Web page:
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Nineteenth Century French Studies 32.3 & 4 (2004) 380-382

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Johnson, Sharon P. Boundaries of Acceptability: Flaubert, Maupassant, Cézanne, and Cassatt. New York: Peter Lang, 2000. Pp. 249. ISBN 0-8204-3851-0

Modern French cultural studies grounded in literature invite the interdisciplinary approach taken by Sharon Johnson to analyze with feminist sensibility competing artistic and literary representations of female bourgeois protagonists in the second half of nineteenth-century France. Boundaries of Acceptability: Flaubert, Maupassant, Cézanne, and Cassatt demonstrates how the blurring of spatial borders, intended to [End Page 380] maintain separate public and private spheres for the sexes, works against the binary grain of nineteenth-century bourgeois ideology. Informed by the social construction of knowledge, or new historicism, this study draws on the fields of art history, philosophy, sociology, and history "to show how these discourses participate in reinforcing, and/or subverting traditional representations of gender and class" (1). Johnson teases out from a range of literary and artistic texts discrepancies between various nineteenth-century definitions of the feminine that also put into question "male sexual roles" (2) to prepare future readings of late nineteenth-century liter-ature and art as representations, if not agents, of women's social liberation.

Part One, divided into three chapters, treats the gendering of public (masculine) and private (feminine) spaces in the second half of the nineteenth century. In Chapter 1, drawing on the work of Bonnie Smith (Ladies of the Leisure Class), Johnson argues that during the age of industrialization "what resulted in French bourgeois society was an economic and social system based on male privilege and a more enhanced division between the public and the private. Feminine space evolved into the domain of the 'residential, reproductive and human,' while masculine space became the domain of the 'industrial, productive, and mechanical' (12). Feminist movements of fin-de-siècle France, too, asserts Johnson, "glorified the home as the natural site for its bourgeois women" (13-14), albeit with a different political agenda. The iconographical example of the Siege and the Commune, however, which Johnson gleans from "two collections of well over one thousand prints, paintings, photographs, lithographs, and caricatures" (16), shows that these moments of social crisis had a direct influence on the blurred functioning of gendered spaces (17). Circulating anonymously in the public sphere were both the bourgeois and proletariat women involved in charitable acts (15, 25, 28), and the Pétroleuses and the Amazones de la Seine. While the latter were vilified in artistic and literary representations for treading aggressively on masculine territory (15-22), the former were portrayed as legitimately upholding domestic ideology (18).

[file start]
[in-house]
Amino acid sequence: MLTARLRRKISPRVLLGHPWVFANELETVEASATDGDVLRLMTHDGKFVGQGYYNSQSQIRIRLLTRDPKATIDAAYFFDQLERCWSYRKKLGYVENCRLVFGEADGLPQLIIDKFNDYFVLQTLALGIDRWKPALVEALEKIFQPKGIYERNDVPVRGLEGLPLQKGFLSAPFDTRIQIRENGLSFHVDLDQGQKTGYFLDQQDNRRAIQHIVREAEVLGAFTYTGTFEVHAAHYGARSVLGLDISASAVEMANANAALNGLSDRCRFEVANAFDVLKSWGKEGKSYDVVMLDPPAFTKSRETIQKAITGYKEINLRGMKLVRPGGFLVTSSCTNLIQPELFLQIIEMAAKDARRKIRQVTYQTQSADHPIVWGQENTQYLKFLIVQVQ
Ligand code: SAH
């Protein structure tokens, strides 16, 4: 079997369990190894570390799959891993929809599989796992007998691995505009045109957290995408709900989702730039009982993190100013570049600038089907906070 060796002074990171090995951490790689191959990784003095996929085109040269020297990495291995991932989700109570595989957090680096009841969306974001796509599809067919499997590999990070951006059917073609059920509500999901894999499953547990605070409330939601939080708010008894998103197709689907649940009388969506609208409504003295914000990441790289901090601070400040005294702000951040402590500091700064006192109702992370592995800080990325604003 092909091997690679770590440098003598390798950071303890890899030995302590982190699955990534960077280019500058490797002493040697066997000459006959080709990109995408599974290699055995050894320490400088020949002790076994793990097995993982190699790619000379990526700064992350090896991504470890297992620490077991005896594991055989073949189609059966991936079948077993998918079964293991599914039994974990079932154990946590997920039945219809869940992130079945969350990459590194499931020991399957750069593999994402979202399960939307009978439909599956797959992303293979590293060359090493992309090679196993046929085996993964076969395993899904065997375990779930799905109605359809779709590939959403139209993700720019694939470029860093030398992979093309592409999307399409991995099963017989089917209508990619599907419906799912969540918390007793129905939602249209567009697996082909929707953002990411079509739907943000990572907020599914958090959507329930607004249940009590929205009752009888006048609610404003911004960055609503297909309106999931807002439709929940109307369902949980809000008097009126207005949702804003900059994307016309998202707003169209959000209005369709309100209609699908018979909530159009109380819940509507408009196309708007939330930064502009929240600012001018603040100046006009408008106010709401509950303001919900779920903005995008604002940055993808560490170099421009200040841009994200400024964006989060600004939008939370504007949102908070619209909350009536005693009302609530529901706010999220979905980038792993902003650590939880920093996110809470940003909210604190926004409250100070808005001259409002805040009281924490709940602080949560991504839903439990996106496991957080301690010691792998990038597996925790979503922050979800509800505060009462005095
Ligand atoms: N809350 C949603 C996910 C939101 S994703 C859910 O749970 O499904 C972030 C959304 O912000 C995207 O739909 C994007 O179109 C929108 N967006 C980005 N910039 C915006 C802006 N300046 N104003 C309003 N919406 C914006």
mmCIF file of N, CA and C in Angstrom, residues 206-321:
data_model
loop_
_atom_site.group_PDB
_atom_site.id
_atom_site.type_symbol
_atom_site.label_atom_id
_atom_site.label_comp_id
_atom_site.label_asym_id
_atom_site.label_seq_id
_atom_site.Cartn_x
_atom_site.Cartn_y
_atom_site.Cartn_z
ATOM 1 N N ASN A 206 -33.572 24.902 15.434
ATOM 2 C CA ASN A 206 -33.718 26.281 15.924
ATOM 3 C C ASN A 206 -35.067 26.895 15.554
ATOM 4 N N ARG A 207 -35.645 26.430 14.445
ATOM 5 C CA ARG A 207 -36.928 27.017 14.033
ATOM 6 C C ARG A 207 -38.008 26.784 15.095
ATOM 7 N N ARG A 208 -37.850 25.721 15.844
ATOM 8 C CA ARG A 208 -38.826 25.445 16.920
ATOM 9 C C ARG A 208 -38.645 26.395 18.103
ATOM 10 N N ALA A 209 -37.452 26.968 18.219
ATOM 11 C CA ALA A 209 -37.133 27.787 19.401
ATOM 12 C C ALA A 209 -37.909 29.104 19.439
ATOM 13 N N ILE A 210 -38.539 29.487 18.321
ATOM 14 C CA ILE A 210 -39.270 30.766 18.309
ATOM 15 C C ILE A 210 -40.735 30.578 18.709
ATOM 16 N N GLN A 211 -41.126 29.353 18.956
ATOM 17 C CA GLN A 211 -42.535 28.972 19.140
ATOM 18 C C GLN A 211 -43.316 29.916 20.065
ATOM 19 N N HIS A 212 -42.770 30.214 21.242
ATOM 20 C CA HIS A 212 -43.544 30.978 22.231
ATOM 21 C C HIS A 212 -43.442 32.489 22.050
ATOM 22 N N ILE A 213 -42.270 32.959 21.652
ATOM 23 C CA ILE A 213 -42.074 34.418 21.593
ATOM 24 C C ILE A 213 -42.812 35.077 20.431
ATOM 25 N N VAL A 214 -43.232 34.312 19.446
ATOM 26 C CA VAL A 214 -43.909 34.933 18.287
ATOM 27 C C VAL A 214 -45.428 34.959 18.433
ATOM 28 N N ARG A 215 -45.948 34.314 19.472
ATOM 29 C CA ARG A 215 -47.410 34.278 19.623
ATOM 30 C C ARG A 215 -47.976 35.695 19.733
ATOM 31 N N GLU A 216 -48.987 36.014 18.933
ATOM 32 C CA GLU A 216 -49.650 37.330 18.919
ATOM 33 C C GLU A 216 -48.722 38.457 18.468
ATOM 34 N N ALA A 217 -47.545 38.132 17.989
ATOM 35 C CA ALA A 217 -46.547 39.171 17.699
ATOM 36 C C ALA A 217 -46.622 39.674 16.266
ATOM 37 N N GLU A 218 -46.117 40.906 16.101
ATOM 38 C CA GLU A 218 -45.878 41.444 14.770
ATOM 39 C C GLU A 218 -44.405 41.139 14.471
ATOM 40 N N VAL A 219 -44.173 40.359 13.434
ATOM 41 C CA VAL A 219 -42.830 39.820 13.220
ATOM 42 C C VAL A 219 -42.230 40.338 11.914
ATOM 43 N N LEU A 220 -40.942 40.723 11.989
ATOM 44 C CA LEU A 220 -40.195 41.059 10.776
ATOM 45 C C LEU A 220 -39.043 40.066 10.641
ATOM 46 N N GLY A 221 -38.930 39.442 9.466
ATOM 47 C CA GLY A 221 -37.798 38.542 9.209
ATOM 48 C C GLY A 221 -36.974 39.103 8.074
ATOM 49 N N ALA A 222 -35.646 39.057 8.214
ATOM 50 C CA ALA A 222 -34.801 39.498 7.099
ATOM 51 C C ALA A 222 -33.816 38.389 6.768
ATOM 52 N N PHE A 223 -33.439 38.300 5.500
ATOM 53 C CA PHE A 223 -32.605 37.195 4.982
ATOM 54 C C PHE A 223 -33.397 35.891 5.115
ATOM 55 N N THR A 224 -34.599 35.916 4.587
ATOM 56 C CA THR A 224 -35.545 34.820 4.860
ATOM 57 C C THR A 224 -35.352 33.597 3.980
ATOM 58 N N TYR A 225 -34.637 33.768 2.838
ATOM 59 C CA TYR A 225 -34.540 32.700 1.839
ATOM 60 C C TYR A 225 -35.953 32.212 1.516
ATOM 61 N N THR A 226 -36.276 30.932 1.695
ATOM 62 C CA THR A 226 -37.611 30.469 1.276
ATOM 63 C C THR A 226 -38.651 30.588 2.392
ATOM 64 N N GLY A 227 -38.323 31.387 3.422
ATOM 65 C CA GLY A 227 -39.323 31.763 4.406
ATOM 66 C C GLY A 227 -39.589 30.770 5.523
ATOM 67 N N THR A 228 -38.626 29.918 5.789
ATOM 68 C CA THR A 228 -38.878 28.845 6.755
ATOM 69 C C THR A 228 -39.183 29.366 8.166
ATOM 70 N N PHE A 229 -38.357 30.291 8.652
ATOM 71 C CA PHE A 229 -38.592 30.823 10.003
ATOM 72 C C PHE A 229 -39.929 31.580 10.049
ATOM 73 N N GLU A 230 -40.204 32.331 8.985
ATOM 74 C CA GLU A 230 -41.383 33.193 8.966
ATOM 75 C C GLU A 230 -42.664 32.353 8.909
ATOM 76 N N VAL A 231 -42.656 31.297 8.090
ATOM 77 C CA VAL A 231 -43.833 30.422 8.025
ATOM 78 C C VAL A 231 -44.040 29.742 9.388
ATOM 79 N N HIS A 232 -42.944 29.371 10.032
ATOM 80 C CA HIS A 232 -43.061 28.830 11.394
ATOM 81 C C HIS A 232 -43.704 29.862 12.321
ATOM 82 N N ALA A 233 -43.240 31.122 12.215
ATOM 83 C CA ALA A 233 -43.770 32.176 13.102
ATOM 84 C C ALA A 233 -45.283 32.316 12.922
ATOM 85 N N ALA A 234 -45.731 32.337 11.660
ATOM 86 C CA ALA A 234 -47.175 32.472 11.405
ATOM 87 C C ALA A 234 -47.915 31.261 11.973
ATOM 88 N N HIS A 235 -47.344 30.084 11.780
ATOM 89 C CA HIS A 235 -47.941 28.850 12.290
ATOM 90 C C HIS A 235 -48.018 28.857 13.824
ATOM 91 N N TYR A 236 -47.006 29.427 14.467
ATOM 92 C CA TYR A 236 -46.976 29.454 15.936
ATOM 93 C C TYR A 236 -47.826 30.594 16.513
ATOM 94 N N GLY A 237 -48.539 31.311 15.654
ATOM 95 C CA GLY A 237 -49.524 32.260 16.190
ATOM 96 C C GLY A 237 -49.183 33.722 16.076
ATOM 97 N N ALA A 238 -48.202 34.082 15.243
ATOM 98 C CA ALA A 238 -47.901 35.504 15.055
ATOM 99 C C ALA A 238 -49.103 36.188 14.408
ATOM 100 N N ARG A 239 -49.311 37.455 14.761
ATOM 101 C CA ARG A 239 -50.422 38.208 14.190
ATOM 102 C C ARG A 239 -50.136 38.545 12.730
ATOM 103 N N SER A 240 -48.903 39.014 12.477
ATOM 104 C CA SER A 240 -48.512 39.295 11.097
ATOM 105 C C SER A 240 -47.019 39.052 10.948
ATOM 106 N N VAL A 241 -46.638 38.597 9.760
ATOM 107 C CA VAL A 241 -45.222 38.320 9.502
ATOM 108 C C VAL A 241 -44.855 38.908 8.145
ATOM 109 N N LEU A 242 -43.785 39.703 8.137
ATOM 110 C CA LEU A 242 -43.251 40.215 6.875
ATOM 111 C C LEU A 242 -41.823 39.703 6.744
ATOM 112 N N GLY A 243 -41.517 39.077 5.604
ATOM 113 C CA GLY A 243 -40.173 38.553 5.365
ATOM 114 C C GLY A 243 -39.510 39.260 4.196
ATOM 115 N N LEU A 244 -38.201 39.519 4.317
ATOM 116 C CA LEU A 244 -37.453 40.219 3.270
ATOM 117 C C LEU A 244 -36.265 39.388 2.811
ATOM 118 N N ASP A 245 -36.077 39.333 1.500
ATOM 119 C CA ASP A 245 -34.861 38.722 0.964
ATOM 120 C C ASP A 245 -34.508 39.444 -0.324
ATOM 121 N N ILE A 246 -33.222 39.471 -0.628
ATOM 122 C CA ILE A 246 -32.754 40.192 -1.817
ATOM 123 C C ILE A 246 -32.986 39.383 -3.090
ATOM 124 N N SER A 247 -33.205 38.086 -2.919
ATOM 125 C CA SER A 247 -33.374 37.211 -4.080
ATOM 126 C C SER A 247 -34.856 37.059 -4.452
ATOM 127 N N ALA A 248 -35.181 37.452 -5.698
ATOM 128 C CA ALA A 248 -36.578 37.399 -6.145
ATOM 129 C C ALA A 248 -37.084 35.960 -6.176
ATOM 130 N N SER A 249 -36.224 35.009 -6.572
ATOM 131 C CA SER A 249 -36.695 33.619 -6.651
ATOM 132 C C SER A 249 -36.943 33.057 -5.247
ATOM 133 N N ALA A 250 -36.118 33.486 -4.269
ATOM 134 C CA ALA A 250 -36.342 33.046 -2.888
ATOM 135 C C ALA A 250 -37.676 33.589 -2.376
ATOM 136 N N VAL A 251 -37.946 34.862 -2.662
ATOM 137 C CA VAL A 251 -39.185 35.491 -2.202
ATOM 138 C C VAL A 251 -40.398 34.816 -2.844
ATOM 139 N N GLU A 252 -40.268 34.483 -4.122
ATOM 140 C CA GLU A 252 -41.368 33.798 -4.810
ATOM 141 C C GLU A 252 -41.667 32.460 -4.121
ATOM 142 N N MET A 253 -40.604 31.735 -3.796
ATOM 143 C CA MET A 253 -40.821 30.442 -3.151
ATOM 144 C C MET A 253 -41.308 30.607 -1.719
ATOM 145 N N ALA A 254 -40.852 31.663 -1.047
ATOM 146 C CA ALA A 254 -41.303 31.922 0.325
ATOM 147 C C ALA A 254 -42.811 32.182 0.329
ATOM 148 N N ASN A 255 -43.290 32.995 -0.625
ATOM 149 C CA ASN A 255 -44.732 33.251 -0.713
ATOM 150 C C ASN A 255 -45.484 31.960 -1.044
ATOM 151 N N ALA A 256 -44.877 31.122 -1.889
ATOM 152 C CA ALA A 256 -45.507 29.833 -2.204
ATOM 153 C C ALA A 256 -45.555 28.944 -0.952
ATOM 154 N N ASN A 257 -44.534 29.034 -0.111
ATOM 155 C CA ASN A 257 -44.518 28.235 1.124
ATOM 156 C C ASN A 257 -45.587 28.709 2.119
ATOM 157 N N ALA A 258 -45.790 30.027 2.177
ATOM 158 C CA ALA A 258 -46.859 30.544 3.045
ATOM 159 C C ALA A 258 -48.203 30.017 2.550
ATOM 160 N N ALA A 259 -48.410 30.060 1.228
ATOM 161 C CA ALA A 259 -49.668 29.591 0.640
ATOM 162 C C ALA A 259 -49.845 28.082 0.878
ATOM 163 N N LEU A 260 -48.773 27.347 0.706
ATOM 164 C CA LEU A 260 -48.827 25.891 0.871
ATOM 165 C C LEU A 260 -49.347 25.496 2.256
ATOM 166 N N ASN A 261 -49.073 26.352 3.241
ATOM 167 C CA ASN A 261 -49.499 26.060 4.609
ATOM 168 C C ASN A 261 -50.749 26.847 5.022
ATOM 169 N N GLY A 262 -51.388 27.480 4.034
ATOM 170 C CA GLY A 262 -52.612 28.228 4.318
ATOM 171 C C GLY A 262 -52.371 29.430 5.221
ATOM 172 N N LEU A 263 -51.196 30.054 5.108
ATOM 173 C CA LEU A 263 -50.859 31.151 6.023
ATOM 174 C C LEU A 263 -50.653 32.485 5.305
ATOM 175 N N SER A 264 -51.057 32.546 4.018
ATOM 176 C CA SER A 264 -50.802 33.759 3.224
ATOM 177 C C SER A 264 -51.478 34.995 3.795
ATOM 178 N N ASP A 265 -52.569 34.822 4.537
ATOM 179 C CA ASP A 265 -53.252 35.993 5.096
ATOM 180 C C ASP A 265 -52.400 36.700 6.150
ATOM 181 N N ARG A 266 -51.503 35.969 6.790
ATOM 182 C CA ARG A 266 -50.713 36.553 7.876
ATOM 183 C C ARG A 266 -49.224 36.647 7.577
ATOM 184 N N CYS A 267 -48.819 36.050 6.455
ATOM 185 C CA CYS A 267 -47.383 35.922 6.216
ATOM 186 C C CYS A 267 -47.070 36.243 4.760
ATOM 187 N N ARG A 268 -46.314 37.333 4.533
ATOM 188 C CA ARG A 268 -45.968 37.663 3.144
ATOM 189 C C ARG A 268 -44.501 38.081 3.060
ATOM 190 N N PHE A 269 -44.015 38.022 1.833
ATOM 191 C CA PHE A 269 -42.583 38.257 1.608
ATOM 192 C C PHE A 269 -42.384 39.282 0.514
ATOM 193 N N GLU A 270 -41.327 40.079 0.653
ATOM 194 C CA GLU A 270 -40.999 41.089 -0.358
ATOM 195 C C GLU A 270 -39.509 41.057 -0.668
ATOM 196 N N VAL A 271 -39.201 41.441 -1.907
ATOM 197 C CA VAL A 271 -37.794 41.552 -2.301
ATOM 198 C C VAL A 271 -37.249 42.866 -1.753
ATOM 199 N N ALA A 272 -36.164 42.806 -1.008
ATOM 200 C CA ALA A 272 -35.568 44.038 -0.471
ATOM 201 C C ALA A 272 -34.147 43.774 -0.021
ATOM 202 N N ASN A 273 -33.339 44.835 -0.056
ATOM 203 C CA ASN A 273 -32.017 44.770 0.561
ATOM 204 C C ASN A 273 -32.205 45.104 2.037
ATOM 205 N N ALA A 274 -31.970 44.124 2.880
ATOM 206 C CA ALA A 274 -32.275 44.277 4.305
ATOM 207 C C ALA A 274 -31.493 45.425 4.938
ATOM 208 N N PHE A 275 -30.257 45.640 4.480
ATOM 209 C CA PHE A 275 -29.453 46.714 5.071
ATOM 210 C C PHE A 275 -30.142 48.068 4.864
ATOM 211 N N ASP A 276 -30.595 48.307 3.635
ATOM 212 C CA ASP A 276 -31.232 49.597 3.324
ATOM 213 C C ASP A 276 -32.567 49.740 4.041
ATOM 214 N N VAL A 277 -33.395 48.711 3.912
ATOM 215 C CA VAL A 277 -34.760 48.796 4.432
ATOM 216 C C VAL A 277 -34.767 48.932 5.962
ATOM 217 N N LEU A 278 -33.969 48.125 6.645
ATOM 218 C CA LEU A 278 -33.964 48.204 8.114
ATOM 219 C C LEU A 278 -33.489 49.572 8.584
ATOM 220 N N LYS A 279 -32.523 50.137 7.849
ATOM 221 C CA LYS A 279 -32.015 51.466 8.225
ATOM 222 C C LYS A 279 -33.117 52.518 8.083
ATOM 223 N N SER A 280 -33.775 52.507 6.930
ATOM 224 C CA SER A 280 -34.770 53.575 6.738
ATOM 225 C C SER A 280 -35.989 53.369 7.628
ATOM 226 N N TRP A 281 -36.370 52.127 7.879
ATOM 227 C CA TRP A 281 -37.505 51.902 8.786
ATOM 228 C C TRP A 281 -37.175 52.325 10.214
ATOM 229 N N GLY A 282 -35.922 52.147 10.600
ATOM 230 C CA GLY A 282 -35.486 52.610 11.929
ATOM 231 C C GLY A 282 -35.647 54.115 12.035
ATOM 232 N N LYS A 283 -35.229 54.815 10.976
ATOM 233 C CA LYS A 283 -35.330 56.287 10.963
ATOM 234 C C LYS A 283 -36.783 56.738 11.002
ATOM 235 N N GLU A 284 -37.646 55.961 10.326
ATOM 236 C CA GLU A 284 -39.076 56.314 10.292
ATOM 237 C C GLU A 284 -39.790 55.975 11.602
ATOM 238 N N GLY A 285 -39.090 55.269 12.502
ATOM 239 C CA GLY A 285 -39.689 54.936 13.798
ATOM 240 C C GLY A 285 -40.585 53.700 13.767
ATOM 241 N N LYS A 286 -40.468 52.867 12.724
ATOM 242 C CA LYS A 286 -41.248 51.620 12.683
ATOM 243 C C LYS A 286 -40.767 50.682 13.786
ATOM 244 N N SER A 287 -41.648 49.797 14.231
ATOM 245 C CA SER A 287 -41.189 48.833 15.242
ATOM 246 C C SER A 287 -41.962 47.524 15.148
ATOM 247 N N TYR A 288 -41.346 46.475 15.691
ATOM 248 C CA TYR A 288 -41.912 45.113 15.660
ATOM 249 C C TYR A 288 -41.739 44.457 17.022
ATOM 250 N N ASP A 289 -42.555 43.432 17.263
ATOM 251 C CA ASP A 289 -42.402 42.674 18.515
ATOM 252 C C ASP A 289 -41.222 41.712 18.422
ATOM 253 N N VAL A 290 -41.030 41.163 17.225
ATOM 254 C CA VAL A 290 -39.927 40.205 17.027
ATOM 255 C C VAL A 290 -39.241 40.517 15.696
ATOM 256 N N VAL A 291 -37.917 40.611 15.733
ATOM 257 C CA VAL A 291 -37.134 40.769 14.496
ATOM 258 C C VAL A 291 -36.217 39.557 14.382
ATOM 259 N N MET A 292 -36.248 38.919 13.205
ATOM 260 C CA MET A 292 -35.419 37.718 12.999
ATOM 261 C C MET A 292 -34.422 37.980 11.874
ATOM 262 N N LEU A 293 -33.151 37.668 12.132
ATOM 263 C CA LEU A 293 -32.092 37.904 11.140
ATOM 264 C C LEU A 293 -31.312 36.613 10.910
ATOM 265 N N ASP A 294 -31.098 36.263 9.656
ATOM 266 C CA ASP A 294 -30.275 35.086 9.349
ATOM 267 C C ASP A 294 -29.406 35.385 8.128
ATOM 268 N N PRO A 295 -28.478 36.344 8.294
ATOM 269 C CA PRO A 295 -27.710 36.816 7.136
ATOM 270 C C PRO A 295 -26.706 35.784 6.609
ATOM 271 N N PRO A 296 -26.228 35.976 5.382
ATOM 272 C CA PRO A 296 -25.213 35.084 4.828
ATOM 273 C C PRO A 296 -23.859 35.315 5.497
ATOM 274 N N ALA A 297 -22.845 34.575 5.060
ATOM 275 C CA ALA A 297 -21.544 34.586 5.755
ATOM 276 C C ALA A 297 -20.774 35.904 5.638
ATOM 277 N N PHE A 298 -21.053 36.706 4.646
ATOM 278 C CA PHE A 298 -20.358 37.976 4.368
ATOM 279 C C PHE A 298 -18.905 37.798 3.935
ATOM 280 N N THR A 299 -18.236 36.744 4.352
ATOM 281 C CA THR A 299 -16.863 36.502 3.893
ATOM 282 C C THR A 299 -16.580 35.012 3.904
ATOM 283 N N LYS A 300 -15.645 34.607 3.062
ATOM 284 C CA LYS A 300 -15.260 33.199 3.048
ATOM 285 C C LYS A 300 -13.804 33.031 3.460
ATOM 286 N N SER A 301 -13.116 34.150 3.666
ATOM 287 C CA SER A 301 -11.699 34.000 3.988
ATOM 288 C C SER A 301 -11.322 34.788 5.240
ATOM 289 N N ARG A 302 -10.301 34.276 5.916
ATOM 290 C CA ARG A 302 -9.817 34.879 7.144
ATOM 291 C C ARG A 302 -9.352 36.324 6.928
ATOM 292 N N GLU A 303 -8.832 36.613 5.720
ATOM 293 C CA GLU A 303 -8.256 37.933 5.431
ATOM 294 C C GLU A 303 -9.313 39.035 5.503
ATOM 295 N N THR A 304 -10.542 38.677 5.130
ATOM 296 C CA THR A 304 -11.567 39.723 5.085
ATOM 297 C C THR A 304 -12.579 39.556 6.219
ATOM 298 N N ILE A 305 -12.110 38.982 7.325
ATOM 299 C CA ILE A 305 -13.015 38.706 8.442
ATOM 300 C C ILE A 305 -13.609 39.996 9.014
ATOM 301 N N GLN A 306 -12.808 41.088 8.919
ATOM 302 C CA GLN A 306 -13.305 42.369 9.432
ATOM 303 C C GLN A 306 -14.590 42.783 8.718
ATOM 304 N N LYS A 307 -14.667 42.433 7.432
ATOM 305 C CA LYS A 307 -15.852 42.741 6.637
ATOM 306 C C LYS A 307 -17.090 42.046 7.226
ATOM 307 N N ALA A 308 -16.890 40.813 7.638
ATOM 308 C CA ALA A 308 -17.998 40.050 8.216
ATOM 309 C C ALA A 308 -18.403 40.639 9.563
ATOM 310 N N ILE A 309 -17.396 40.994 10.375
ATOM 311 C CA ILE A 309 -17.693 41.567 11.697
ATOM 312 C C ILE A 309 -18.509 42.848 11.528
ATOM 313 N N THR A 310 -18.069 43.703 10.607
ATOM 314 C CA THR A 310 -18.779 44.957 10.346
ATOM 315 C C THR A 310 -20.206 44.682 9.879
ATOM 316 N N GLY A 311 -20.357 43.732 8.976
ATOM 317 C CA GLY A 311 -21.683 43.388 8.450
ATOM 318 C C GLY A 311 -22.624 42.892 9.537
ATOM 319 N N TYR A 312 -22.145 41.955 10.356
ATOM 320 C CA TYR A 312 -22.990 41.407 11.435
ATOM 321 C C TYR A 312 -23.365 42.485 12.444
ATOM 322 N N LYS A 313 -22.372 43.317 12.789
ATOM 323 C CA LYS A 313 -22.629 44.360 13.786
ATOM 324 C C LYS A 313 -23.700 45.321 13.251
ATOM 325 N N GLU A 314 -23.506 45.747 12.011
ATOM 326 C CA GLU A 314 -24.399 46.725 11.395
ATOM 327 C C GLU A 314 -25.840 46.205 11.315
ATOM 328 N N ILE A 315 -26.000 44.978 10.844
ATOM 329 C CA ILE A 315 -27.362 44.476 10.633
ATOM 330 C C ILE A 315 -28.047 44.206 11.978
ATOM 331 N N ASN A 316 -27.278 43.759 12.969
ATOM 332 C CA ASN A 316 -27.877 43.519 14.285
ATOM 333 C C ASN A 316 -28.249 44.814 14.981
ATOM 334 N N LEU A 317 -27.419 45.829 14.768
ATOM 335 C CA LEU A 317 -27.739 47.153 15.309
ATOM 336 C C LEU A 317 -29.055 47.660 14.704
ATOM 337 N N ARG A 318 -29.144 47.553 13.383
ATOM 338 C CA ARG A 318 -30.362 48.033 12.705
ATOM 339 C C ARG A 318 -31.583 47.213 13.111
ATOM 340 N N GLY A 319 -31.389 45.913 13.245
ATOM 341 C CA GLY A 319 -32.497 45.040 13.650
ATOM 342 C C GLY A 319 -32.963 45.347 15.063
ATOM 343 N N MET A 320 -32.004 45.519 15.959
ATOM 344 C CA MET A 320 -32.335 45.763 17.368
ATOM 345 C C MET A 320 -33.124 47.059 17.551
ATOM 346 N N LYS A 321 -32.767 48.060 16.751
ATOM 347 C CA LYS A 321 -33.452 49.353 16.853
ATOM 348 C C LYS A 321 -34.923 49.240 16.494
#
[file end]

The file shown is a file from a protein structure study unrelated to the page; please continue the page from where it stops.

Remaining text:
Chapter 2 (29-53) shifts to the analysis of artistic and literary treatments of the intermediary spaces of the theater box, the garden, the carriage, and the window that imagine female agency, which women did not actually enjoy in late nineteenth-century France. Johnson filters the subversive construction of a female gaze, a female subject, and a female flâneur by Cassatt (In the Loge), Flaubert (Madame Bovary), and Maupassant ("Le Signe"), respectively, through the theoretical lens of Baudelairean and Habermasian modernity (29). Chapter 3 considers aspects of modernity (i.e., "the contingent" and the "unknown") in provincial settings textually staged by Flaubert and Maupassant; first, the famous carriage excursion in Madame Bovary, "where Flaubert constructs a fascinating scene of transgression, employing contrastive irony and oppositional ideologies" (58); second, two Maupassantian tales that "stage shocking confrontations and new awarenesses that define the essence of modernity" (61).

Other contradictory representations in art, literature, and history come to the fore in Part Two, where Johnson examines different portrayals of the home and the [End Page 381] convent (71). Disparate treatments of "the feminine hierarchical structure" of bourgeois domesticity by female and male artists (Cassatt, Morisot, Degas) in Chapter 4 mirror the lack of uniformity disclosed in constructions of private and public spaces at the outset of the study (73, 77, 79). This overarching blurring of boundaries of acceptability in nineteenth-century French culture reinforces the view Johnson takes from Foucault that "contradictory discourses...


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